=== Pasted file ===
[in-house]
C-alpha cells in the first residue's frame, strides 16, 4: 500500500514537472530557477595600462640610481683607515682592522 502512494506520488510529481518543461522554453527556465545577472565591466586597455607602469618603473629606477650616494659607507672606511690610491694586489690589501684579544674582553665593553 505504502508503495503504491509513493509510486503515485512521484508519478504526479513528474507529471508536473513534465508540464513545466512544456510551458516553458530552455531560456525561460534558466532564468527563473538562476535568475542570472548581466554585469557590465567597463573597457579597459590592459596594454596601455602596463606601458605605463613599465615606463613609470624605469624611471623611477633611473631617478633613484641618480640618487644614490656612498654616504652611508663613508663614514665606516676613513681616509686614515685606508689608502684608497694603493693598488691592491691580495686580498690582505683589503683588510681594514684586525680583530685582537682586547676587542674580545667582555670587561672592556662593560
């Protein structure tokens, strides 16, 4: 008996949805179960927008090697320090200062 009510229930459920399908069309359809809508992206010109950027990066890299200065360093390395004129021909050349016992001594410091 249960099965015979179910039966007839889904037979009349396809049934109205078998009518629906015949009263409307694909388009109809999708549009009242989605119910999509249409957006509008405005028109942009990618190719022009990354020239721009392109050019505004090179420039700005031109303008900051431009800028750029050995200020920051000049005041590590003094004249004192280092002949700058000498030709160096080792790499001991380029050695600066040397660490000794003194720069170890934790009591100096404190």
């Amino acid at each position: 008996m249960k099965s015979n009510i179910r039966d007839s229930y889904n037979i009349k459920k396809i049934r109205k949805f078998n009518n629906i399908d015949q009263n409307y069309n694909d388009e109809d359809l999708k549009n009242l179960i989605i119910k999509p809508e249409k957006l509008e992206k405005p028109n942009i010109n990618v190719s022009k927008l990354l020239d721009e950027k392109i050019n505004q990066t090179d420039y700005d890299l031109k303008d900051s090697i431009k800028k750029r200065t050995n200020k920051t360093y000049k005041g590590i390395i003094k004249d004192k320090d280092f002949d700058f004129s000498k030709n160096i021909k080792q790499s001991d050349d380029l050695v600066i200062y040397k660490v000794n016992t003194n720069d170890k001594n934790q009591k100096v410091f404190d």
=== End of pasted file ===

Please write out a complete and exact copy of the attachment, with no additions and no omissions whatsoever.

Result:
[in-house]
C-alpha cells in the first residue's frame, strides 16, 4: 500500500514537472530557477595600462640610481683607515682592522 502512494506520488510529481518543461522554453527556465545577472565591466586597455607602469618603473629606477650616494659607507672606511690610491694586489690589501684579544674582553665593553 505504502508503495503504491509513493509510486503515485512521484508519478504526479513528474507529471508536473513534465508540464513545466512544456510551458516553458530552455531560456525561460534558466532564468527563473538562476535568475542570472548581466554585469557590465567597463573597457579597459590592459596594454596601455602596463606601458605605463613599465615606463613609470624605469624611471623611477633611473631617478633613484641618480640618487644614490656612498654616504652611508663613508663614514665606516676613513681616509686614515685606508689608502684608497694603493693598488691592491691580495686580498690582505683589503683588510681594514684586525680583530685582537682586547676587542674580545667582555670587561672592556662593560
């Protein structure tokens, strides 16, 4: 008996949805179960927008090697320090200062 009510229930459920399908069309359809809508992206010109950027990066890299200065360093390395004129021909050349016992001594410091 249960099965015979179910039966007839889904037979009349396809049934109205078998009518629906015949009263409307694909388009109809999708549009009242989605119910999509249409957006509008405005028109942009990618190719022009990354020239721009392109050019505004090179420039700005031109303008900051431009800028750029050995200020920051000049005041590590003094004249004192280092002949700058000498030709160096080792790499001991380029050695600066040397660490000794003194720069170890934790009591100096404190």
């Amino acid at each position: 008996m249960k099965s015979n009510i179910r039966d007839s229930y889904n037979i009349k459920k396809i049934r109205k949805f078998n009518n629906i399908d015949q009263n409307y069309n694909d388009e109809d359809l999708k549009n009242l179960i989605i119910k999509p809508e249409k957006l509008e992206k405005p028109n942009i010109n990618v190719s022009k927008l990354l020239d721009e950027k392109i050019n505004q990066t090179d420039y700005d890299l031109k303008d900051s090697i431009k800028k750029r200065t050995n200020k920051t360093y000049k005041g590590i390395i003094k004249d004192k320090d280092f002949d700058f004129s000498k030709n160096i021909k080792q790499s001991d050349d380029l050695v600066i200062y040397k660490v000794n016992t003194n720069d170890k001594n934790q009591k100096v410091f404190d």